Many people are shocked at the giant size of the sill beam timbers we are using (myself included), as they are very burly 8×12 white oak beams. They are no joke. Lately I’ve been thinking about a concise way to describe our foundation design, and I’ve decided to make clear sense of it by explaining that we are replacing concrete with wood. These are serious pieces of wood, and they ought to be as they are supporting a heavy straw bale house with a living roof.
Anyway, we’ve had a lot of excitement the past week wrangling with the 8×12 beams, and setting the first three onto our concrete pier foundation.
Pier and White Oak Beam Foundation
The perimeter of the house is composed of 8×12 white oak beams. Basically, we have been able to eliminate a large quantity of concrete (in the form of a concrete slab or stemwall) by using wood instead. Much preferable in my eyes, as I really dislike using concrete.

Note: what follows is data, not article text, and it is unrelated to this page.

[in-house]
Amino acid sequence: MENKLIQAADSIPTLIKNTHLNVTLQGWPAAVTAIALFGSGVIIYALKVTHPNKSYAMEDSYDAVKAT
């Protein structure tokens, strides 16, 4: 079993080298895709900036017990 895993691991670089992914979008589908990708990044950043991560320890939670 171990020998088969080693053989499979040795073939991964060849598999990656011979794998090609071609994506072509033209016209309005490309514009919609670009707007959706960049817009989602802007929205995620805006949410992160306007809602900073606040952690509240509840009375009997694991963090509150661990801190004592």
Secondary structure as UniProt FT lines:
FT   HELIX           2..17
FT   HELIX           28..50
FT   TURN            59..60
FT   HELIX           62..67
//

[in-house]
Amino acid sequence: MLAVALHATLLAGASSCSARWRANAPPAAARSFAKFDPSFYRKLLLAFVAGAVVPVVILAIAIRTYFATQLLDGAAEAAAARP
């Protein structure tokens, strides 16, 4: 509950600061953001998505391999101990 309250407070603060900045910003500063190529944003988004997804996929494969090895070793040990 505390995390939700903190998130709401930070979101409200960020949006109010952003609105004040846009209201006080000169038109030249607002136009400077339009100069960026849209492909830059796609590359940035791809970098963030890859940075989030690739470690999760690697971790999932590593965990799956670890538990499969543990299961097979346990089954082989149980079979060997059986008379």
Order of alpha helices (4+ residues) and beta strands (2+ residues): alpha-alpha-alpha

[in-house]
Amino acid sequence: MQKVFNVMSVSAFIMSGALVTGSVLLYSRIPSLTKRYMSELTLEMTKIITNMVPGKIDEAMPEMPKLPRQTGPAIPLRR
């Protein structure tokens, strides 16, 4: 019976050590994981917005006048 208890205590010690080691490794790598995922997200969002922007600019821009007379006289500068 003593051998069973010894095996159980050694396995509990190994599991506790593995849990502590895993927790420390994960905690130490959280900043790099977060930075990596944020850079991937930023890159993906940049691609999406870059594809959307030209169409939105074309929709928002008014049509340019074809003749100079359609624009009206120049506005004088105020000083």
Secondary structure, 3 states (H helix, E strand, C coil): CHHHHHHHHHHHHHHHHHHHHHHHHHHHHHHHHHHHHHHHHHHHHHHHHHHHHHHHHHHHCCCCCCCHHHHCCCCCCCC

The 8×12 beams will have 3×10 floor joists set atop them, as well as two 8x10s in two key locations where the weight of the walls is greater than elsewhere. There are two scarf joints (positioned above piers) to make the 26 foot east-west span, and there are two additional interesting joints on the east side of the house, where the shape resembles half of an octagon. These we have not yet worked on, but tomorrow we will lay out the 45° mortise and tenon joints.
Monday we gathered a group of 12+ people to help with moving the three longest 8×12 beams, and one of the 8x10s to the pier locations. Timber carriers are our best friends around here (and, er, the friends willing to take command of the carriers, of course!)
It was a lot of fun, and it’s always great to see visual progress.
The most exciting thing? Our beams are very damn level, indicating that we did a pretty good job on pouring the concrete piers. Check out this shot! Look at that bubble. Happiness.